Voidable Settlement due to unknown witness

A house in Madurai for sale for a reasonable price. One person is interested in buying the same, negotiated the terms, got the Xerox of deeds and documents pertaining to the property and gave to the lawyer for scrutiny and opinion.

The owner of the property has got the property from his mother through a settlement deed. It is understood from statements made outside the documents that the owner has an elder brother (another son of original owner who executed the settlement deed), who was excluded from the subject property vide the settlement deed on hand. The reason for transferring the property to the younger son alone and that for excluding the elder son is not spelt out in the deed.

Then the lawyer looked into the witnesses, whose details and whereabouts are unknown. It is further understood that the person who witnessed the executant of the settlement deed is ‘caught witness’ or ‘caught witness’, popularly known as ‘pidi saatchi’, who is not at all related to the executant of the deed and is available on verandah of registering offices for a meager payment.

We shall discuss about the above ‘on the spot witness’ (pidi Saatchi) at a later relevant stage and its voidability.

Hence, the client was advised to get an affidavit executed by the mother of the present owner stating the reasons as discussed above. In the event of death of herself, the owner has to arrange to get a consent deed or ratification deed executed by his brother, the probable challenger of the settlement deed, stating that he has knowledge about the execution of settlement deed on hand before or after execution of the same and he shall not pose any challenge on the said deed.

The owner refused to arrange for the consent deed and later it was come to know that his brother challenged the settlement in a Court of Law and hiding the fact, the vendor tries to sell the same in order to toughen the situation for his brother.

Hence, the client dropped the proposal of buying the property.

Voidable Settlement due to a warranty clause

A set of documents pertaining to a property was produced to a proplawyer for scrutiny and opinion. On a fast scanning of the documents, he noticed that an abnormal number of transfers of ownership were taken place within a short span of time, say about five transactions in two years. The lawyer suspected that there must be some disputes in the property.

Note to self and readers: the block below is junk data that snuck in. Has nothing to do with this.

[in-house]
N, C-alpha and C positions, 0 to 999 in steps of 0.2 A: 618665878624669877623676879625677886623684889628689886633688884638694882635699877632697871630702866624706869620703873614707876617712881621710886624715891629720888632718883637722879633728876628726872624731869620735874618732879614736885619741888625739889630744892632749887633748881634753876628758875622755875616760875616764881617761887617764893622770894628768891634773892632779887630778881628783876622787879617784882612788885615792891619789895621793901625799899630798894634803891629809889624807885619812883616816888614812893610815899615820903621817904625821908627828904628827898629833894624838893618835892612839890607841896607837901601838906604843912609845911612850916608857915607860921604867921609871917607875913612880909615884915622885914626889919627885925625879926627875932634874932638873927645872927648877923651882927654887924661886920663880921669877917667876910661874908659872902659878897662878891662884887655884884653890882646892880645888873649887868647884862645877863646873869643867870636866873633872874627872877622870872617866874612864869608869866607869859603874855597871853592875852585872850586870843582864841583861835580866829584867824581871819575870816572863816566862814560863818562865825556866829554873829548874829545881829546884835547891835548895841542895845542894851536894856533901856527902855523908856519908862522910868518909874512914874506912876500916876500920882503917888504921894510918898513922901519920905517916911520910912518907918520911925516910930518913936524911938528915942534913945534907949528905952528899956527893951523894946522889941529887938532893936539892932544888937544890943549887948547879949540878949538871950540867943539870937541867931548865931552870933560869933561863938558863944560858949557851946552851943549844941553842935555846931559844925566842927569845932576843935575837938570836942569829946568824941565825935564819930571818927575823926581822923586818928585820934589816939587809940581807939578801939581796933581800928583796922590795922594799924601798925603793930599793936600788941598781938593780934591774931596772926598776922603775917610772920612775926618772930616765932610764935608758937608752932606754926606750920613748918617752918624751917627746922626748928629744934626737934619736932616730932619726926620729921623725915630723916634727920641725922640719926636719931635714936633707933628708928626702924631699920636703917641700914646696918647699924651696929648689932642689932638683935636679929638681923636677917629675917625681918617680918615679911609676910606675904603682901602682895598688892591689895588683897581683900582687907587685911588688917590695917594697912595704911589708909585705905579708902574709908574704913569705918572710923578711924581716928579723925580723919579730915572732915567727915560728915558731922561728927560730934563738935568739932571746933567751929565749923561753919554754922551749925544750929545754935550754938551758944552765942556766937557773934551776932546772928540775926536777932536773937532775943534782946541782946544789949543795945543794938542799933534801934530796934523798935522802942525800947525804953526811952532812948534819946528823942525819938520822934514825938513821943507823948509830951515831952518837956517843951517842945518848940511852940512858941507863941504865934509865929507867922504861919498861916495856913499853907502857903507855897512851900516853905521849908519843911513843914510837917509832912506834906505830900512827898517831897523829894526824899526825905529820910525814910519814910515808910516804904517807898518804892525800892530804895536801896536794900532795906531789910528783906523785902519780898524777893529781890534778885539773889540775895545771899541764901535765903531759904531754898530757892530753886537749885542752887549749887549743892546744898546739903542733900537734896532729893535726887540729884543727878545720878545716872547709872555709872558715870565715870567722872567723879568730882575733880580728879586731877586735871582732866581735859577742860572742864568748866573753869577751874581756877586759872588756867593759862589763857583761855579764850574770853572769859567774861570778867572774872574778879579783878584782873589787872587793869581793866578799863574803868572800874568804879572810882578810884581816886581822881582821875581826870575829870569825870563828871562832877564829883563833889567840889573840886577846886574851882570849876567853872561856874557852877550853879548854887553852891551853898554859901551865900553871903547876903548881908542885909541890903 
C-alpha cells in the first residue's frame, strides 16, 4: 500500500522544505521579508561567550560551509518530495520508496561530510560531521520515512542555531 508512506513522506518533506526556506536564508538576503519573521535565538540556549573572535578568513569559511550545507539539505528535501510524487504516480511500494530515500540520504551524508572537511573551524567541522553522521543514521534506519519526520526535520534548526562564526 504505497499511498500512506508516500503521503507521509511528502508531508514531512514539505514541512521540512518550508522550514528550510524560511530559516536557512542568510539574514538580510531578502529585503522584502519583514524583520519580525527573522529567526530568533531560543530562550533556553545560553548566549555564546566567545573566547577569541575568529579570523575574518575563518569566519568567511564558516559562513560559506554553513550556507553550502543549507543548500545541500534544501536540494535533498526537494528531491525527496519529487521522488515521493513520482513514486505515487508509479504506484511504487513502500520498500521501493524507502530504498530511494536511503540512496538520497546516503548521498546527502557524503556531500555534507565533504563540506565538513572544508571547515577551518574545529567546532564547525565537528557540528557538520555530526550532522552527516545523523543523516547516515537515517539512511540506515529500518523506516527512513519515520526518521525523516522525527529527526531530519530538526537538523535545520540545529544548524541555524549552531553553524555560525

The scrutiny of the documents showed that the documents are intact and the transfer in each event was perfect. There he started to study the previous document which is a settlement deed.

This settlement deed was executed by a father in favour of his daughter excluding his son. He clearly stated why he excluded his son. The witness also perfectly traceable (that is not ‘on the spot’ or ‘caught’ witness). All the things were found normal. He had stated in the settlement deed that the transfer of property shall take effect after the lifetime of the executant. This is also valid and perfect. He further added a clause, as usually available in all sale deeds, that there is no charge, lien, encumbrance in the property and assured that he would clear them, if any, found later.

Now, the prop lawyer assumed that the brother might have initiated a suit to nullify the settlement deed. Even if it is executed by the original owner with good intention to settle it to his daughter, because of the inadvertently appeared above-cited clause of warranty cum indemnity, the deed may be declared as null and void.

Because it is clear from the deed that the transfer shall take effect only after the life time of the executant. And in the event of finding any lien or charge or encumbrance, the promise of clearing the same by the executant would not be possible when he would not be alive.

Thus the above clause depicted that executant had not understood the meaning of the contents of the settlement deed or in fact he did not study the document, which shows that the document is invalid and void.

 

Published in Property Law